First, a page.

Mega power plants in Nigeria are said to be idle or abandoned by the operators undermining the country’s efforts to boost electricity supply in the most populous country in Africa.
Reports reveal that there is no production on about 12 mega power plants in Nigeria, with cumulative construction value of N4.637 trillion and installed capacity of over 6,000 megawatts (MW).
Data from Nigeria’s Federal Ministry of Power, Works and Housing, the power units that did not produce electricity on August 9 included Geregu Nigerian National Integrated Power Project (NIPP) Gas Turbin (GT)22; Omotosho Gas GT2, GT3 and GT4; and Alaoji NIPP GT1 & 4.
The ironical twist of events come even as Nigeria struggle to generate less than 4,000MW. Gas and frequency management constraints have been blamed for the problem which resulted in unutilised capacity of over 2,261.8 MW.
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Operators say that the mega power plants in Nigeria are starved of gas because many generating companies (GenCos) are indebted to the producers to the tune of N155 billion ($500 million) between January 2015 and December 2016. As a result, gas producers prefer to channel their product for export to get good value.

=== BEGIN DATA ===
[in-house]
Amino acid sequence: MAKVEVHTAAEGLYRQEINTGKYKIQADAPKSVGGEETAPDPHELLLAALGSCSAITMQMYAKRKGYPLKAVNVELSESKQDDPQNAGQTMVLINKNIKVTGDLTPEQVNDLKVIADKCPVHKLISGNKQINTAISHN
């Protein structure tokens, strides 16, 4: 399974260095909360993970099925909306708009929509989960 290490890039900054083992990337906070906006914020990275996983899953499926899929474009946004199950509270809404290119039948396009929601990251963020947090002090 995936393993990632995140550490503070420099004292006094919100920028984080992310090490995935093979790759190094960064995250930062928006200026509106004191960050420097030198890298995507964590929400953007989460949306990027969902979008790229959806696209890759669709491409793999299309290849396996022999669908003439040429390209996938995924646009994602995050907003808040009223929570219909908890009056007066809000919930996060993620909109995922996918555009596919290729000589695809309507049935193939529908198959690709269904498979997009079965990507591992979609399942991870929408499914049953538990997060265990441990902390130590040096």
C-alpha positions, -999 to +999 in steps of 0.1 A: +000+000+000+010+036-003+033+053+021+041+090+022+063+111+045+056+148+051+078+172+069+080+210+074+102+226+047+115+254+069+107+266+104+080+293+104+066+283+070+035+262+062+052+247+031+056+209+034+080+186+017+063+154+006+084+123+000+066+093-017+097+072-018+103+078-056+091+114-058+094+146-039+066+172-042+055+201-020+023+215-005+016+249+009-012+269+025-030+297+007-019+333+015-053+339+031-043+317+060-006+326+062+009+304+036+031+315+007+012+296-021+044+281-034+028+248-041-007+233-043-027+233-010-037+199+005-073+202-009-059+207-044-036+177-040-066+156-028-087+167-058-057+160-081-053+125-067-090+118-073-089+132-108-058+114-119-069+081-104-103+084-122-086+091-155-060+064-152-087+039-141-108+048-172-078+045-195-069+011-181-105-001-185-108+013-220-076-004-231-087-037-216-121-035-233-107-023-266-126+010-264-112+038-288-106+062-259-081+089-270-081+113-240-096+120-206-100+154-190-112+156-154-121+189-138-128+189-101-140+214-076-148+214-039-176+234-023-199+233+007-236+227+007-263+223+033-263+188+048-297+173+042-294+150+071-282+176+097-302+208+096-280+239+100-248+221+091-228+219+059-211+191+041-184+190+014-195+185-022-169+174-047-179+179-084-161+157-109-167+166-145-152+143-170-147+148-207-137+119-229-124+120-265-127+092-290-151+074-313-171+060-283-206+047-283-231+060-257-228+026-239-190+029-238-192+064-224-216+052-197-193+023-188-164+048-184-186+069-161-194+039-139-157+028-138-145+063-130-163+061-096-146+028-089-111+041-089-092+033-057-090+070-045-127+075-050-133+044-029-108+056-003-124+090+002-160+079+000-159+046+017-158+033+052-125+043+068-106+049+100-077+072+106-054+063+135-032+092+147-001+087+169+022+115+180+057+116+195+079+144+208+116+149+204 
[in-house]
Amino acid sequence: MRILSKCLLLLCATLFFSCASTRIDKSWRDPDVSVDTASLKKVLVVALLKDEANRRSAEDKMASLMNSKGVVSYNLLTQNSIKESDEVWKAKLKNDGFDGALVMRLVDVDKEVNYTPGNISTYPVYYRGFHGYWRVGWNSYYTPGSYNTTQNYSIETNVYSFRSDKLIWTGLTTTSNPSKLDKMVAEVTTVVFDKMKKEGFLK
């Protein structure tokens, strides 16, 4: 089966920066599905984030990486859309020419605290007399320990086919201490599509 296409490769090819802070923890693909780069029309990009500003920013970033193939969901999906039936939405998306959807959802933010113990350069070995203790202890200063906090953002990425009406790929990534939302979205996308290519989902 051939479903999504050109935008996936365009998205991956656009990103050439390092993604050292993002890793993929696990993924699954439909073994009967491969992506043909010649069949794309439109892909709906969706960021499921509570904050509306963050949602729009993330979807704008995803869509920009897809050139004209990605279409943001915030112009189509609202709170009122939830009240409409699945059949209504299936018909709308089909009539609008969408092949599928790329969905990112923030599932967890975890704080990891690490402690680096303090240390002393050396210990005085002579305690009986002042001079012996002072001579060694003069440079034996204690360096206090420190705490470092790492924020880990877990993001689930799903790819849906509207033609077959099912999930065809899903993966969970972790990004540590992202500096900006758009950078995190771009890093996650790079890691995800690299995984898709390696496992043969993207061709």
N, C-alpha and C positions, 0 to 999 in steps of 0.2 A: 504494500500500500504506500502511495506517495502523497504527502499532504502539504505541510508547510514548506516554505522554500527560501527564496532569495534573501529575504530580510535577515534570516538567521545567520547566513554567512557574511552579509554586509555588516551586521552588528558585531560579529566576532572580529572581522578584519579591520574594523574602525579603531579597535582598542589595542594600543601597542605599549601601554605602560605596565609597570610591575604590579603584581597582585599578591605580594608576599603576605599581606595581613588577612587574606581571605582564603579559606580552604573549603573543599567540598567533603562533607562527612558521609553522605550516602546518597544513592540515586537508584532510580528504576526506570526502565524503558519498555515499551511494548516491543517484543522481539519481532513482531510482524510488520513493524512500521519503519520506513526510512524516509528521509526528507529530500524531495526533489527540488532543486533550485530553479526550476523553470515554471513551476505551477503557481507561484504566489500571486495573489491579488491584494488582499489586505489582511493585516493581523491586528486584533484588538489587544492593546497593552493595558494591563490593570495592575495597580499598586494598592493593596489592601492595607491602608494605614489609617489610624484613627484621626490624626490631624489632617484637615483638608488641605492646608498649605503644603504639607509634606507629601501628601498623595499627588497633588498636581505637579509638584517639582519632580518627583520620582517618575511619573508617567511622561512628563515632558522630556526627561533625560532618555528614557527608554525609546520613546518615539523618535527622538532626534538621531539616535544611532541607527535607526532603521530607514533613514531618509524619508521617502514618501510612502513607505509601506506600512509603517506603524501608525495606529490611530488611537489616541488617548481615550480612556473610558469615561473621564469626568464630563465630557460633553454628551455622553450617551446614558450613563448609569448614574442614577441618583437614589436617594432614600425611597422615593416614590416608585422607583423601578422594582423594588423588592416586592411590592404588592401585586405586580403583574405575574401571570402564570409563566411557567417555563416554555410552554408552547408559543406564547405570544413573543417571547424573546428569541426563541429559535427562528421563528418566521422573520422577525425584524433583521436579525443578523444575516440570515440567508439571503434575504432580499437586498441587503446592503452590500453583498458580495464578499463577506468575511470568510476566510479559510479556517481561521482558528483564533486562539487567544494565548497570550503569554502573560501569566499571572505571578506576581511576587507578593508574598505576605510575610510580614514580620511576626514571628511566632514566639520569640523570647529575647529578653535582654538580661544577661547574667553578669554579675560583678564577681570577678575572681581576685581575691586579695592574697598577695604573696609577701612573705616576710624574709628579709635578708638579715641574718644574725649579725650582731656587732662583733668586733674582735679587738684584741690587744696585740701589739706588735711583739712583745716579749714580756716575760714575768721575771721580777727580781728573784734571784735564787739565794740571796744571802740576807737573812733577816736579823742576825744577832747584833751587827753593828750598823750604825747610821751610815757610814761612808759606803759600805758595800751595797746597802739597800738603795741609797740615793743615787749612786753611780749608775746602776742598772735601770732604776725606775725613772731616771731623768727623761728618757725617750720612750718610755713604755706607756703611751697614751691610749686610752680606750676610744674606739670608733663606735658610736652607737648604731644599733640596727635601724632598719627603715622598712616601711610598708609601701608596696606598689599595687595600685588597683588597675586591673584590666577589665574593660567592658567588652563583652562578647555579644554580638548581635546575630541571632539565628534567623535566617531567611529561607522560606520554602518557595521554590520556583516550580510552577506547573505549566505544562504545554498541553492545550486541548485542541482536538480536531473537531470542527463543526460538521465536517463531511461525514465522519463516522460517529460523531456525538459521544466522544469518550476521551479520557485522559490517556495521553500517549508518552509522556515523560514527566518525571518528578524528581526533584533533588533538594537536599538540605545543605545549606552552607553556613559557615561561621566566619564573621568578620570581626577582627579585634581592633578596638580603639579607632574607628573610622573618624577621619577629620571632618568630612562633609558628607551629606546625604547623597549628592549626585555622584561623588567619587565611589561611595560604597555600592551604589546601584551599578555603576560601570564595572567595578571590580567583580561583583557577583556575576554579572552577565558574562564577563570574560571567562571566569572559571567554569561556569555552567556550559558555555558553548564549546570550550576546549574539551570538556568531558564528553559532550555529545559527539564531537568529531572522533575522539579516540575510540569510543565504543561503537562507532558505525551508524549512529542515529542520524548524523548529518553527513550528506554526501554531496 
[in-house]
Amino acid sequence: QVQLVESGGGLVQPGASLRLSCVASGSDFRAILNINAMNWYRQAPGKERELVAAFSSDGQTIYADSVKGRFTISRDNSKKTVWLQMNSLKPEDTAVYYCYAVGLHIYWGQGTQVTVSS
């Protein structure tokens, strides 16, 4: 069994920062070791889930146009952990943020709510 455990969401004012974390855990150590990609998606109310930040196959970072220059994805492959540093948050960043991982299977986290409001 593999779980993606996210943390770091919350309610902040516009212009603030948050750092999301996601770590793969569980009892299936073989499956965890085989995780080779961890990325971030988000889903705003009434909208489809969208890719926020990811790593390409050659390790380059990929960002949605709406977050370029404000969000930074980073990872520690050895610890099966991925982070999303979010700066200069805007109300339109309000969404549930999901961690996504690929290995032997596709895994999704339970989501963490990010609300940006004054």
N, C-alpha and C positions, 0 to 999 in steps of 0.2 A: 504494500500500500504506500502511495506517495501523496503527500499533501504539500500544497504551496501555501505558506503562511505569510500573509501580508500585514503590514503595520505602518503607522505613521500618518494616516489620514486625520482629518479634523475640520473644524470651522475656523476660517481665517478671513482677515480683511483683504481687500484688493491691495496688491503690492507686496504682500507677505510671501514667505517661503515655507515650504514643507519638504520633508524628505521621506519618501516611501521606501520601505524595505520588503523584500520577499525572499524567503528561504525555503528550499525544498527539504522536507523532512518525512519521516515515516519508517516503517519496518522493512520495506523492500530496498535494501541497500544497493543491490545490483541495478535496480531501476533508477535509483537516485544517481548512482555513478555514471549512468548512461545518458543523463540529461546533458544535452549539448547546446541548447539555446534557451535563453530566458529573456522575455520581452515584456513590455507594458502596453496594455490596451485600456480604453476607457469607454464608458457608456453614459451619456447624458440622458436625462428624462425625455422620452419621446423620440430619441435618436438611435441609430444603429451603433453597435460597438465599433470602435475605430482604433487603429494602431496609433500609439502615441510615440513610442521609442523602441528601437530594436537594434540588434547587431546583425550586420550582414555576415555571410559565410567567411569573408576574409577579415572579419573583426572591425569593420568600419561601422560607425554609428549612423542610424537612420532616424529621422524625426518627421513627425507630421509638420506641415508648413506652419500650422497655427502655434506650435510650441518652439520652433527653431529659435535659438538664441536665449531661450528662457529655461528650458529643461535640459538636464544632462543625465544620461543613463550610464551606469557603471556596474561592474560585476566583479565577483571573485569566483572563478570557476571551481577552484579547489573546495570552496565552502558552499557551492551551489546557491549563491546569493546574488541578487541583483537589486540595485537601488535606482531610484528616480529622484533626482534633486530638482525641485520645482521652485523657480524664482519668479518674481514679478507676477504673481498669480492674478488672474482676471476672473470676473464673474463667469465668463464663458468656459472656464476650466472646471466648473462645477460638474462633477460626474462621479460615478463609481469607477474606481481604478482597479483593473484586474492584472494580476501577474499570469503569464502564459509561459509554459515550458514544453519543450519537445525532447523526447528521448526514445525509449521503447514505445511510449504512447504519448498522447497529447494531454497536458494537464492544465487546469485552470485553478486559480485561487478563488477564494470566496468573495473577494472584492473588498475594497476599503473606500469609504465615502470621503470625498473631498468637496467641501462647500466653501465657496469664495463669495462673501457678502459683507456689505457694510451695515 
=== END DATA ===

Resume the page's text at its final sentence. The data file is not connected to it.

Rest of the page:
The country lost N1.199 billion for not utilising about 2,498 MW of electricity on July 30th due to transmission and frequency management constraints.With regard to the idle plants, the 270MW capacity AES Barge IPP completed since 2001 is not operational, just as the 726MW Afam IV-V Power Station completed in 1982 and 2002.
Calabar 561MW and the Egbema 338MW plants have been idle for almost five years after completion, as is the case with 225MW-capacity Omoku II. The contract for the 215MW Kaduna power project awarded in 2009 was to be completed within 36 months, but it is experiencing some delay.
The alternative power projects are not spared as the completion of the 10MW Katsina Wind Plant has been stalled.
The N4.4 billion project was awarded to a French company in 2010 and scheduled for completion in 2012, but it is still awaiting completion.
Similarly, the 1,000MW Enugu coal plant, the MoU of which was signed in September 2014 between the Ministry of Mines and Steel Development, and HTG-Pacific Energy at the cost of $3.7billion is yet to take off.